The reviewer below confirms what I thought likely from a much shorter test drive.
Pro Pilot Assist is quite effective at doing what a level two semi-autonomous system system can do, and is also unlikely to give drivers the dangerously
false impression that you can depend on it to do anything more.
Long-Term 2018 Nissan Leaf: Electric Autonomy—Putting Nissan’s Pro Pilot Assist to the Test
The good, the bad and the merely irritating of semi-autonomous driving
The autonomous driving experience has been, up until recently, an expensive technology reserved for luxury cars. Among others, Nissan is working to bring partial autonomous driving to lower-priced machines. Nissan’s ProPilot Assist is part of a technology package that cost just $650 on our long-term Leaf. That’s a ridiculously good deal. The Leaf’s tech package also includes automatic emergency braking with pedestrian detection, intelligent lane intervention, an electronic parking brake and high beam assist. ProPilot Assist is also available on the Nissan Rogue as well as Infiniti’s new QX50 crossover.
Okay, so ProPilot is cheap and available (like me when I was single) but is it any good?
... the problem with driving back to LA late in the afternoon is that you’ll hit traffic in just about every city and small town in San Diego, Orange and LA counties, and the drive on this particular day was more grueling than usual. However, ProPilot made the trek tolerable. It was a big relief to let the Nissan manage the brakes and throttle as I crawled through these traffic jams. About halfway through this three-and-a-half-hour slog, I realized that ProPilot is actually smoother at braking in traffic than I am. And battling gridlock is really one of the best uses for this or any other autonomous driving system. When it’s engaged, you’ll never have to worry about a panic stop, when the traffic speed suddenly drops to single digits—or a dead stop.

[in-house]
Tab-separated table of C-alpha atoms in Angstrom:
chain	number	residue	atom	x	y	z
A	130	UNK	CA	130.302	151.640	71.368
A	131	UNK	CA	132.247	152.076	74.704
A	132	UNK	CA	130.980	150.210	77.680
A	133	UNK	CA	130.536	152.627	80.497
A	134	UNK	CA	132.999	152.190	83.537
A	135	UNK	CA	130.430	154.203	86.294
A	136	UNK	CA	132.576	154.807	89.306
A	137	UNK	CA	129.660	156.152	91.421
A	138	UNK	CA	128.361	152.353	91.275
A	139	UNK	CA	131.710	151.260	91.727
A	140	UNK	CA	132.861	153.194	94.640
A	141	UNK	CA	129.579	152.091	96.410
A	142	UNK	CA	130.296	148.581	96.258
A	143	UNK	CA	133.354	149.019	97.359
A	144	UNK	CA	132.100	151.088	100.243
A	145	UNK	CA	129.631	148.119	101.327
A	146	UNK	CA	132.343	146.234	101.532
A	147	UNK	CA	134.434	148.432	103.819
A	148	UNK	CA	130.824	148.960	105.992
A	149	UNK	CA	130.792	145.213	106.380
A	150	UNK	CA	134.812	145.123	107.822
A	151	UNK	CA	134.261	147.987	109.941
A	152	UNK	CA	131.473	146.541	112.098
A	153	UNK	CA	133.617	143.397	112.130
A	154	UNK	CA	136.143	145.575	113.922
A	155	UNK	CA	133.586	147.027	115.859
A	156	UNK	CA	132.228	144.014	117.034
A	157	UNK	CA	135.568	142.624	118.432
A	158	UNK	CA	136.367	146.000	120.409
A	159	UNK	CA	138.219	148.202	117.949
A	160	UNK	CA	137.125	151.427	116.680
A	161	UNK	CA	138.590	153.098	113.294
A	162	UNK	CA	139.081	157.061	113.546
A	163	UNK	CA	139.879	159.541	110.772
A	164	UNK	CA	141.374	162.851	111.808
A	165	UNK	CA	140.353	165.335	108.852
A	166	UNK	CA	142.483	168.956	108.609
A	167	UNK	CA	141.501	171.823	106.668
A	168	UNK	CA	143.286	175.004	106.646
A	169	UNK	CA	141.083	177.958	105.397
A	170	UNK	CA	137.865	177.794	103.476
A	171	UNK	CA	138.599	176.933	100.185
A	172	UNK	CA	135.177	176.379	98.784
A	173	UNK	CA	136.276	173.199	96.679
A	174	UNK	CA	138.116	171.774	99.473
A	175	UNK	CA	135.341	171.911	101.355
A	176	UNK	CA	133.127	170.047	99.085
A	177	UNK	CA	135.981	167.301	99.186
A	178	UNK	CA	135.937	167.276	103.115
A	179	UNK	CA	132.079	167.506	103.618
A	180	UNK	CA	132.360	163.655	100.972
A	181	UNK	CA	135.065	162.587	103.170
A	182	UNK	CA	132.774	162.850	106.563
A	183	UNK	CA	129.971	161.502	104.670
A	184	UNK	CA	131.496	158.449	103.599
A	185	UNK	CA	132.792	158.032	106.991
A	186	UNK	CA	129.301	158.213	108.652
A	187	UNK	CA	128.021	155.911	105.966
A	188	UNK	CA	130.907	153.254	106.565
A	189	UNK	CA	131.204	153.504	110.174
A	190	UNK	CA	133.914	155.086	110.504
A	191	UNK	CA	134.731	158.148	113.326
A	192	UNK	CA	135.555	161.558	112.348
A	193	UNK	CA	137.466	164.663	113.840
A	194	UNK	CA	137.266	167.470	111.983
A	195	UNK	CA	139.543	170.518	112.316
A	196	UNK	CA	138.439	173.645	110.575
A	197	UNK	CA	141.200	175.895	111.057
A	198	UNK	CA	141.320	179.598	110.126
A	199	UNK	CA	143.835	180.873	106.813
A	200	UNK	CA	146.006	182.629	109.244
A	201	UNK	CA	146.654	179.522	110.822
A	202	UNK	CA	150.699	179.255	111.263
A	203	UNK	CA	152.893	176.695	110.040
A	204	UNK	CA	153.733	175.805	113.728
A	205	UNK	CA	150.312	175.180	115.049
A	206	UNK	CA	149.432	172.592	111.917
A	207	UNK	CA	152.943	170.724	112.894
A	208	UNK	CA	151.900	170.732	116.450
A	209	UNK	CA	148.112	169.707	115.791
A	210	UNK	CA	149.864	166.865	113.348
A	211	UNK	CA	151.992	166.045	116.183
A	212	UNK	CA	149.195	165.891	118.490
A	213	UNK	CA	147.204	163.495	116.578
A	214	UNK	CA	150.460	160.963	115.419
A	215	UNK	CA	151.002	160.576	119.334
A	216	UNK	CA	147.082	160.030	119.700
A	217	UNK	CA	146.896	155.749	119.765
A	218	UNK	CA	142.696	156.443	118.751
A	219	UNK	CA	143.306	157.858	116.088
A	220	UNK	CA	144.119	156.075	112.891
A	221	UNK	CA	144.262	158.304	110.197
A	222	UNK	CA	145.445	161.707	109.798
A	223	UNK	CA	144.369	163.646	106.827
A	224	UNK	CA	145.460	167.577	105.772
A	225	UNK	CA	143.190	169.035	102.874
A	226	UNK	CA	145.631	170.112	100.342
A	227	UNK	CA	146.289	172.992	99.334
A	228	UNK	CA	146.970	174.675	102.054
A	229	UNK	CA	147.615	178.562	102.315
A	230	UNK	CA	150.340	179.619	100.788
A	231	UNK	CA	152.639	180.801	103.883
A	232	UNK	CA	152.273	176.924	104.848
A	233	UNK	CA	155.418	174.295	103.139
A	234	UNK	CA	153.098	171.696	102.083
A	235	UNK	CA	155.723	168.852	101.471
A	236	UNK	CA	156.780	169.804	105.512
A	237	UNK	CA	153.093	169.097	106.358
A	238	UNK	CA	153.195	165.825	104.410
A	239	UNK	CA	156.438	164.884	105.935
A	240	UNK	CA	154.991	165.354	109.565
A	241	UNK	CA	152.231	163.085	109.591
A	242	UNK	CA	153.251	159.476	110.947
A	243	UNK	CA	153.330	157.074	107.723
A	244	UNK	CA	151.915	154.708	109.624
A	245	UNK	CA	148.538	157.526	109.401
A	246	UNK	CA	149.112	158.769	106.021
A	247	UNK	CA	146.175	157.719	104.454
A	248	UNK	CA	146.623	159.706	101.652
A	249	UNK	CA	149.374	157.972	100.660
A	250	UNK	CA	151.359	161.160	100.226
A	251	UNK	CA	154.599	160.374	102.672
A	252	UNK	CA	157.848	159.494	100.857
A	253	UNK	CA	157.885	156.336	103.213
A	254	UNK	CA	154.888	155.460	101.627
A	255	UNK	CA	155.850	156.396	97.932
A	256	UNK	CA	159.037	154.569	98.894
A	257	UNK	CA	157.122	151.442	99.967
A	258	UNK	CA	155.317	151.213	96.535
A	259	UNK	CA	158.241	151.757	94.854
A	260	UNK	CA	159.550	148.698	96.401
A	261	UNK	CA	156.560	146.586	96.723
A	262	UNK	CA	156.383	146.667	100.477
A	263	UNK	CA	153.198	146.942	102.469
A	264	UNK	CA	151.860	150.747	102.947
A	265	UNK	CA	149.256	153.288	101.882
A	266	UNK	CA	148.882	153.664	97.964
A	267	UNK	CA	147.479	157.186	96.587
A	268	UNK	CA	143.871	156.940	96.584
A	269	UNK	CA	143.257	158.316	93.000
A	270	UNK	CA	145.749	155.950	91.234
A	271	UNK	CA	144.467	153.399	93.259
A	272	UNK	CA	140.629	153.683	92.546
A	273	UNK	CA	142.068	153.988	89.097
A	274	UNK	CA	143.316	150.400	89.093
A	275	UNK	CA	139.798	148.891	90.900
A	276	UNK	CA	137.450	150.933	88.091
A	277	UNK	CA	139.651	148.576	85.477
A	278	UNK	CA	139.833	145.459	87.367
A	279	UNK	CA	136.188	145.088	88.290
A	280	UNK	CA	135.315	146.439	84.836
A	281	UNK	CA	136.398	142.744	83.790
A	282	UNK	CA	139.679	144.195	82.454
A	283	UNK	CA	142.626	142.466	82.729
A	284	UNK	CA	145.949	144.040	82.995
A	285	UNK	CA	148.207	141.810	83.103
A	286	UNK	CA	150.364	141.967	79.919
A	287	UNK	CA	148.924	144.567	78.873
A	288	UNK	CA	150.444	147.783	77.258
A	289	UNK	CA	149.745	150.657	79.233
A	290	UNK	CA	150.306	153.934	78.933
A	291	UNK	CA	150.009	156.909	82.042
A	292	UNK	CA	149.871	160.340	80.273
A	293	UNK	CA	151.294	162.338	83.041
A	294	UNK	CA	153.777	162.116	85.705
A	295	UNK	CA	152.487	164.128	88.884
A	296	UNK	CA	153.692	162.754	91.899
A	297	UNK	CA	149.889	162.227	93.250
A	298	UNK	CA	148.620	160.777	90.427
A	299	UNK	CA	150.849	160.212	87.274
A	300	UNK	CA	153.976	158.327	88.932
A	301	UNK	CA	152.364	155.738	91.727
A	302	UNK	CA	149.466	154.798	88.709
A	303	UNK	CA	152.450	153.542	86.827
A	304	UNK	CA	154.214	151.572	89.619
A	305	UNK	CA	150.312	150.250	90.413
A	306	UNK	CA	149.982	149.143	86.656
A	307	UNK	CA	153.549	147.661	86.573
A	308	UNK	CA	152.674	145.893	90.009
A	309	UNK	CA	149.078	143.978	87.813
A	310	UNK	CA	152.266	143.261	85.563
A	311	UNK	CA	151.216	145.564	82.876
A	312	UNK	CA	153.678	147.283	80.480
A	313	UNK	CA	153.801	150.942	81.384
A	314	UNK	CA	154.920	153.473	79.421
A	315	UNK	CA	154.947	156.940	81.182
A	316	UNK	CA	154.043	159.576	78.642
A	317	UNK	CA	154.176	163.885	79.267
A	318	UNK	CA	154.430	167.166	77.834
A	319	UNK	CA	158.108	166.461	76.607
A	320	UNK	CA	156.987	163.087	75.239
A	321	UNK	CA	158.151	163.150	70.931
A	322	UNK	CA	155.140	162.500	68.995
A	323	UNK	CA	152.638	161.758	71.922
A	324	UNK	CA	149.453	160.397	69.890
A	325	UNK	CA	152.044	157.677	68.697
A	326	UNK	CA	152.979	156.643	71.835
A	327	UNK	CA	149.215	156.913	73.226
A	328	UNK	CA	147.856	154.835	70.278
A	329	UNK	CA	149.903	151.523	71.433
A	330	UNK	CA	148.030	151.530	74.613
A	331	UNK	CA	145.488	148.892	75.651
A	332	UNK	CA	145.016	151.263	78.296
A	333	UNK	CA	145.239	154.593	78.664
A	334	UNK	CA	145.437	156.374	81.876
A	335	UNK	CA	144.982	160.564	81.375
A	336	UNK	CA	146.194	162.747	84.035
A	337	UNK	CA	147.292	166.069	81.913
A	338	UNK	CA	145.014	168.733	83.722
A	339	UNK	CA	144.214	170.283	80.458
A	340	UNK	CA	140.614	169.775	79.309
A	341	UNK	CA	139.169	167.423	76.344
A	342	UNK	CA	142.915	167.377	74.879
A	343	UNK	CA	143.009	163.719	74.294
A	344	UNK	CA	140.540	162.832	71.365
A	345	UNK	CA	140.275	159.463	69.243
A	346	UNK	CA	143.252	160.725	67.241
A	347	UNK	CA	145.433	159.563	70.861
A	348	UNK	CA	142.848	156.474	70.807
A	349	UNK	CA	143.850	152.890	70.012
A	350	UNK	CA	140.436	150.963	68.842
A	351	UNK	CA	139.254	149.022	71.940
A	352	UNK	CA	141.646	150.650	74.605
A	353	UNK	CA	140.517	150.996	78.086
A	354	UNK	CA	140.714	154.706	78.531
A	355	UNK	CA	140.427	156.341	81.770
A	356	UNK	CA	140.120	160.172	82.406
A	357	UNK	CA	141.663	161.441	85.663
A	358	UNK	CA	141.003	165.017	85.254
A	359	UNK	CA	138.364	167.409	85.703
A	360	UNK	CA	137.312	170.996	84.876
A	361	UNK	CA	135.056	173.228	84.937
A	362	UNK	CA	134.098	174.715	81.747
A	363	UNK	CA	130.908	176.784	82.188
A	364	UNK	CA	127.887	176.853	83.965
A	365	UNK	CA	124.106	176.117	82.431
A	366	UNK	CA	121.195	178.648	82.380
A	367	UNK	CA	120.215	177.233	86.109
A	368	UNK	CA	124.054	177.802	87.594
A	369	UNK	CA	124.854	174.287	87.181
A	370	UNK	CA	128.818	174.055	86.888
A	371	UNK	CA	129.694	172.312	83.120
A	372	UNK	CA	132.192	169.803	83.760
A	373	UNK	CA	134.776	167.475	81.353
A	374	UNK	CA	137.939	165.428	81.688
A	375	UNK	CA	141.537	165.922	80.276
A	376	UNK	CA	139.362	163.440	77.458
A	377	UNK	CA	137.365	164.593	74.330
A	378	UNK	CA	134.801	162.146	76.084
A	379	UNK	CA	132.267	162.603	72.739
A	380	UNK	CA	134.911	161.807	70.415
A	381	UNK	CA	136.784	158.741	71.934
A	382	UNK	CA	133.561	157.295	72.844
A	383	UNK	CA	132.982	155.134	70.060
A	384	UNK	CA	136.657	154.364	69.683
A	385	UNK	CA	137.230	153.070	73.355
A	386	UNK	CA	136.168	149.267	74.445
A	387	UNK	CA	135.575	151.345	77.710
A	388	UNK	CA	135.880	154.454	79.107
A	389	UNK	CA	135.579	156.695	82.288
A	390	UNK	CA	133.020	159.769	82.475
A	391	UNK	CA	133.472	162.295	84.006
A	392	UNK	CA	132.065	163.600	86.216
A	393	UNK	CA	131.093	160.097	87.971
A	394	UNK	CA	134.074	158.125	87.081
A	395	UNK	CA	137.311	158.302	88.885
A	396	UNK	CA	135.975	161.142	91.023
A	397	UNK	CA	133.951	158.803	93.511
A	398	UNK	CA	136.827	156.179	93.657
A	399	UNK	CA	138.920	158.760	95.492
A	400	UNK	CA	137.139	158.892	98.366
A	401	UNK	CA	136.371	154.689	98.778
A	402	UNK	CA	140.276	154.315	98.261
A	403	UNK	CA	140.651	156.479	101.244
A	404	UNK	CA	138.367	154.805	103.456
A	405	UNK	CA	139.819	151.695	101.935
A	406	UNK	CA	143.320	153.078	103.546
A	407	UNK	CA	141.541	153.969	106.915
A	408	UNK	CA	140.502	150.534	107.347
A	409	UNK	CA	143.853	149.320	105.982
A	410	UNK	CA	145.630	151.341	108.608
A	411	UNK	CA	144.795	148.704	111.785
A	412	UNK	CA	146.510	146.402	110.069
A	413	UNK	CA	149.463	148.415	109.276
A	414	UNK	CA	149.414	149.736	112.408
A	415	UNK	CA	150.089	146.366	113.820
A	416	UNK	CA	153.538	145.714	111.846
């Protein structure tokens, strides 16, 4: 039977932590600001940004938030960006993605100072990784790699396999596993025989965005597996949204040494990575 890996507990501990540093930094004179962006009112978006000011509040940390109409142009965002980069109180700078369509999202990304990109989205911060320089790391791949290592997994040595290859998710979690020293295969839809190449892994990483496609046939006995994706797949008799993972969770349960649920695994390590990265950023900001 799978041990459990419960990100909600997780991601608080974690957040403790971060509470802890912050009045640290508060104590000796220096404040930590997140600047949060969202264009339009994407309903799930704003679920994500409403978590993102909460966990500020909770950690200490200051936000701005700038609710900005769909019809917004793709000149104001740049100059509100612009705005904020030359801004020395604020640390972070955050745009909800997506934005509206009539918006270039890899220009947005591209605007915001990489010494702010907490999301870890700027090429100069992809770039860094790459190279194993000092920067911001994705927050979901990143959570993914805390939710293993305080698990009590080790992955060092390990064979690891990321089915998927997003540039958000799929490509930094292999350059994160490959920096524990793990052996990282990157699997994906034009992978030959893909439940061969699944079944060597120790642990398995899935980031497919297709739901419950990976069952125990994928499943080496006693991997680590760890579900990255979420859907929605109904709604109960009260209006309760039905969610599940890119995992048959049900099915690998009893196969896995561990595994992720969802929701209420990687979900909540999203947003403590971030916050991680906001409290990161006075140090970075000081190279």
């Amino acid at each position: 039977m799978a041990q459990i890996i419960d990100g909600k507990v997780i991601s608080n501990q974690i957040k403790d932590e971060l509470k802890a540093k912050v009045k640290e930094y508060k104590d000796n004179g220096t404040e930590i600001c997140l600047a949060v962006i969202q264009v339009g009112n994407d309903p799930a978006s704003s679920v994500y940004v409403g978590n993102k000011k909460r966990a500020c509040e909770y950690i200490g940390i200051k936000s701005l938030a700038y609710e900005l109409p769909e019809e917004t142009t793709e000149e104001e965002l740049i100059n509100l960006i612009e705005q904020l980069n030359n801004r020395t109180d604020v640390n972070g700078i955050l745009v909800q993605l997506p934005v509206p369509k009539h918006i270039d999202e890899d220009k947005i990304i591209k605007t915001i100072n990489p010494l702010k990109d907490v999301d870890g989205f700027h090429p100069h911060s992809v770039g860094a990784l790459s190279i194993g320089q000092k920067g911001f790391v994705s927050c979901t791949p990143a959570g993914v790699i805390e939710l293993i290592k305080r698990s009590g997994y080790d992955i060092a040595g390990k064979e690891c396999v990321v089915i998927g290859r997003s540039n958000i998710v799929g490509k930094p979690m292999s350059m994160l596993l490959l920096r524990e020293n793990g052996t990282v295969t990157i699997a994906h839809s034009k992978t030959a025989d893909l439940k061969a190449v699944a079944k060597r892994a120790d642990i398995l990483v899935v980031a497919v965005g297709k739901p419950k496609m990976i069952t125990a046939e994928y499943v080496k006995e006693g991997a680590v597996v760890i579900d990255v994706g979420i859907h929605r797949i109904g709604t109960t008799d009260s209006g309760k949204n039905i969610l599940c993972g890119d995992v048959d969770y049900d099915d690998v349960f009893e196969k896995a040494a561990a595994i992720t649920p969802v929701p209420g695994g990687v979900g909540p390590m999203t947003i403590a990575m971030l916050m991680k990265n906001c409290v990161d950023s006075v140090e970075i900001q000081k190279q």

No doubt, ProPilot has some limitations. It’s certainly not a system that you can set and forget on every freeway while humming along at 70 mph. But then again, none of today’s systems should be relied upon in this way. My findings on this road trip confirmed that that perhaps the best use of the tech is in rush hour commuting. ProPilot made me way more patient during the drive and way less irritated afterwards. I’d call that a big success...
Read more: http://autoweek.com/article/car-reviews ... z5JCTTNO2Z